Picture: THINKSTOCK
Picture: THINKSTOCK

STOCK theft had cost the South African economy more than R430m in losses during the 2011-12 financial year, the Red Meat Industry Forum said on Friday, and not enough was being done to bring the crime under control.

Earlier this year, agriculture association Agri SA said that the industry lost about R1bn a year to the theft of farm equipment, livestock and other produce.

The forum said the increase in stock theft could not be blamed on police alone.

Noncompliance by livestock farmers who did not properly mark their stock, a regulatory requirement, was complicating the matter, making it impossible for the police to investigate claims of stock theft.

Dave Ford, of the Red Meat Industry Forum, said the stock theft problem had spread to all kinds of livestock, with losses of goats valued at R42m and sheep at R92m last year alone. Losses in the commercial and emergent cattle farming sector were estimated at R295m, he said.

The South African Police Service (SAPS) Stock Theft Unit on Friday warned that livestock buyers such as farmers, speculators, stock auctions, feedlots and abattoirs were sometimes unknowingly recipients of stolen livestock. Consequently, they were breaking the law and could be liable for prosecution and fines.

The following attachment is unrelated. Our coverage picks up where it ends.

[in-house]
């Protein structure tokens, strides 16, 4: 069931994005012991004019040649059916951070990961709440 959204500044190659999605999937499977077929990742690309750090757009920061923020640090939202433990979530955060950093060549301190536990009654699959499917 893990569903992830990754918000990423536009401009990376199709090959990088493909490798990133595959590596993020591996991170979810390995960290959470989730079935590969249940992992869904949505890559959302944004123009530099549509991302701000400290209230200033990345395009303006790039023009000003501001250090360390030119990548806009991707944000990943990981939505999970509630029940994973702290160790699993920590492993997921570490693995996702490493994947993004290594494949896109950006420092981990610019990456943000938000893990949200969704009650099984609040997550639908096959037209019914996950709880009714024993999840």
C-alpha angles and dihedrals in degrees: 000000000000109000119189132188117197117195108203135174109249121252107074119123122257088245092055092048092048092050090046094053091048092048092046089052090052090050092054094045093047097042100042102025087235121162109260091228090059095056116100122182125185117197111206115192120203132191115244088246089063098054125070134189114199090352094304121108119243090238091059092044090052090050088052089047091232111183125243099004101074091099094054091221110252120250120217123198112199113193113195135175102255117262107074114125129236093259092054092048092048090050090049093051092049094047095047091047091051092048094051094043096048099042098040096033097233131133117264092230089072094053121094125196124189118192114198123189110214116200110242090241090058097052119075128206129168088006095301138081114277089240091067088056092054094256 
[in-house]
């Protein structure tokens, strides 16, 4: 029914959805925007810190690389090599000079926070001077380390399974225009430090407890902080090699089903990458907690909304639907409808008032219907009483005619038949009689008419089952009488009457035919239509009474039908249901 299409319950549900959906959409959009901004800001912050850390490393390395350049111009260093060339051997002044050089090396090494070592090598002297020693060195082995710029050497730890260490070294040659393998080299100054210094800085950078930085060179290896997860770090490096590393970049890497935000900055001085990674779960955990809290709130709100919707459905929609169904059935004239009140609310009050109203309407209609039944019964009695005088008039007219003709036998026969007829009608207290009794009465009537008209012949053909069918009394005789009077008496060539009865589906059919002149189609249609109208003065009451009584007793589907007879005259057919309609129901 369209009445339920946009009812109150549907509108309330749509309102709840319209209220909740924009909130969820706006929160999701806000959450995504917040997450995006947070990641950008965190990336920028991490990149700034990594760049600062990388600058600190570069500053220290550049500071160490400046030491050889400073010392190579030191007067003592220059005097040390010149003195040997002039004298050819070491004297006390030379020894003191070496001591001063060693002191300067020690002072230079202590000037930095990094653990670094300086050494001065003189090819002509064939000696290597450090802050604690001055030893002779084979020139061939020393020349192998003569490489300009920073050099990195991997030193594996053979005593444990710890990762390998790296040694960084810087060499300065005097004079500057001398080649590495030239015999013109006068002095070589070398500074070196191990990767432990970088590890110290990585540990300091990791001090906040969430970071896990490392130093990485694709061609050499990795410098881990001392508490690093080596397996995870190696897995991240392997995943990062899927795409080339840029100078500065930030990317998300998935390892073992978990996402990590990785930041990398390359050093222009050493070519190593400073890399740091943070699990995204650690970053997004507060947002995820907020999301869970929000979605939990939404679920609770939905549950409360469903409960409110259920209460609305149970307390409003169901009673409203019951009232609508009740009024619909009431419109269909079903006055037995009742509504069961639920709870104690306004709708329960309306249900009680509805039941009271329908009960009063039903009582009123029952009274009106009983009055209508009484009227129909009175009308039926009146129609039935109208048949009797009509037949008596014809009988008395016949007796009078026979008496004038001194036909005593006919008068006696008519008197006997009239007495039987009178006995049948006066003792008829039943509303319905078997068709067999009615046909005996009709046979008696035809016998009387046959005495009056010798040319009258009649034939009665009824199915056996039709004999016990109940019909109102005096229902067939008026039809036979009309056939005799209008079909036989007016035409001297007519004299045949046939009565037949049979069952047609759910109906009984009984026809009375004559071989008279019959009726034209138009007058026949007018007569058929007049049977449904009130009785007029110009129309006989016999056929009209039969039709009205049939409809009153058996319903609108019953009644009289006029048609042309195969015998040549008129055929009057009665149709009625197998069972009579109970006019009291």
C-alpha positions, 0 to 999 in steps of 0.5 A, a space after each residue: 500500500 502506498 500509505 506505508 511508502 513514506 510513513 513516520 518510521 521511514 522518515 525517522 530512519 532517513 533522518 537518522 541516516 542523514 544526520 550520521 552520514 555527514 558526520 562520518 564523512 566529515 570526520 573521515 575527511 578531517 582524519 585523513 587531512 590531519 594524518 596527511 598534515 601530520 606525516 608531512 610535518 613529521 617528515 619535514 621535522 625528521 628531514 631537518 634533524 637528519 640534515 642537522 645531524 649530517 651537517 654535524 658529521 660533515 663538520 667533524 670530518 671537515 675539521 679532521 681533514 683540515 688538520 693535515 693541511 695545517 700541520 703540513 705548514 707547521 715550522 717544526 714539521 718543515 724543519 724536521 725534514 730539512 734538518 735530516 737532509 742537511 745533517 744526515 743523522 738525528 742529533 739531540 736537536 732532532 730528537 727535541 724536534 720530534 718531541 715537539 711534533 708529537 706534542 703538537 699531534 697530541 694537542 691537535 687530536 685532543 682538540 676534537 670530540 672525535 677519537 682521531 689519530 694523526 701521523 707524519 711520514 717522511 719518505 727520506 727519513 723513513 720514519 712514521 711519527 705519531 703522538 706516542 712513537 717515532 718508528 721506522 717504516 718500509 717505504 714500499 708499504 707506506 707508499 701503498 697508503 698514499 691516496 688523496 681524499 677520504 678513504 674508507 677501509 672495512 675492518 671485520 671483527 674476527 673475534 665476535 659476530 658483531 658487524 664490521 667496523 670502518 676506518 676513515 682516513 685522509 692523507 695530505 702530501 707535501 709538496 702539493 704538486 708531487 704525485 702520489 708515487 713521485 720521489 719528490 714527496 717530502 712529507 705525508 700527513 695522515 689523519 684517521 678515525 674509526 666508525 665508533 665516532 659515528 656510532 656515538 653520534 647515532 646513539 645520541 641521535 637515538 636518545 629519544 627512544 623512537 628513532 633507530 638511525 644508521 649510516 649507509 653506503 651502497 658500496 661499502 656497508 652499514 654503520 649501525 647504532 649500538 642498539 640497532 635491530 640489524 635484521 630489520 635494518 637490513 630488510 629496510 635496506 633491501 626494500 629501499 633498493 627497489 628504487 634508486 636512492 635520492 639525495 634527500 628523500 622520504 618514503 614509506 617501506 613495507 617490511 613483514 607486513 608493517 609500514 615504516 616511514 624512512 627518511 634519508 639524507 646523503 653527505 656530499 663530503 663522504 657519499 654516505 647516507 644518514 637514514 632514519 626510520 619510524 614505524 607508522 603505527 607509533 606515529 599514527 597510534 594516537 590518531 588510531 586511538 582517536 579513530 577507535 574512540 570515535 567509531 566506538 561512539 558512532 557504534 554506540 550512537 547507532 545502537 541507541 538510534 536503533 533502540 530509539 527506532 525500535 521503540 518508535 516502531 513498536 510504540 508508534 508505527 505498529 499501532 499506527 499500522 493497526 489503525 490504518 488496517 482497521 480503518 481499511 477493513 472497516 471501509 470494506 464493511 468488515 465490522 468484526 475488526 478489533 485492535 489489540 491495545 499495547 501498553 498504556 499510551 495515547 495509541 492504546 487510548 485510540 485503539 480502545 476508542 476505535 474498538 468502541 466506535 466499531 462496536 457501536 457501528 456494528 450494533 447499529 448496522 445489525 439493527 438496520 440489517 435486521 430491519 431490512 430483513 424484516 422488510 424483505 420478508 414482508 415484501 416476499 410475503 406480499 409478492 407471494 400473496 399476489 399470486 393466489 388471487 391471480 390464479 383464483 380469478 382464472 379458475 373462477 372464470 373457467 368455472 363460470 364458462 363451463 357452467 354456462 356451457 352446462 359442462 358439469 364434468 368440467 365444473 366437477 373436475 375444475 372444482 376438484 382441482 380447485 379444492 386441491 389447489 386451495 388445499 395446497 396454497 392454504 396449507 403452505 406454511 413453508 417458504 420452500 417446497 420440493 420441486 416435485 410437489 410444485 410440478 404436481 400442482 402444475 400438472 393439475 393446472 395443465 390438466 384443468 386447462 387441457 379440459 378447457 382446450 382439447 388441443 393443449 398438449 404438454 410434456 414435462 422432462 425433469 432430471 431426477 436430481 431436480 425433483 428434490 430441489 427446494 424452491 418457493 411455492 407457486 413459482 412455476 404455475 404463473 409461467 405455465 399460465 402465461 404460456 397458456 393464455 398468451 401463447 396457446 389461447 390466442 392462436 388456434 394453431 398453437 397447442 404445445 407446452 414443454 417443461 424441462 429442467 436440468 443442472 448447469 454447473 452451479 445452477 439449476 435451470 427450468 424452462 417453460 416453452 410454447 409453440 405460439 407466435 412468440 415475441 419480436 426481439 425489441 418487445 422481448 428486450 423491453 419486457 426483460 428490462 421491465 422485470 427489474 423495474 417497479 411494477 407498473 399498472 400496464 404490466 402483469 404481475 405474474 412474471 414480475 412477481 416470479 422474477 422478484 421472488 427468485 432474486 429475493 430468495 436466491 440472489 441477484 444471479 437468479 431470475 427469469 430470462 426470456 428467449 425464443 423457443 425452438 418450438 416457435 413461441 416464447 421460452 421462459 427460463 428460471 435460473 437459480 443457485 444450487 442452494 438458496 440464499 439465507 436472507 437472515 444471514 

The unit said the Animal Identification Act made provision for the compulsory marking of livestock, while the Stock Theft Act controlled the movement of livestock within regions and provinces.

"Both these acts have been put in place to support the industry and the SAPS to combat stock theft and make it easier to recover stolen livestock," the SAPS said.

Mr Ford concurred that many livestock owners did not comply with the provisions of the acts and the "basic requirements" to prevent stock theft.

The SAPS said that many stock theft cases were being lost in court because of disputes regarding the positive identification of stolen livestock and the ability to prove ownership. "If an animal is marked with a registered brand or tattoo, disputes will be avoided," the police said.

The Red Meat Industry Forum requested all parties to make sure that all livestock owners urgently registered a unique brand mark in their name and applied it to all livestock in their possession, as prescribed in the act.

The forum said that all livestock buyers, auctioneers, feedlots and abattoirs had to confirm livestock ownership or refuse to take ownership of animals that were not marked or where the necessary certification was not supplied.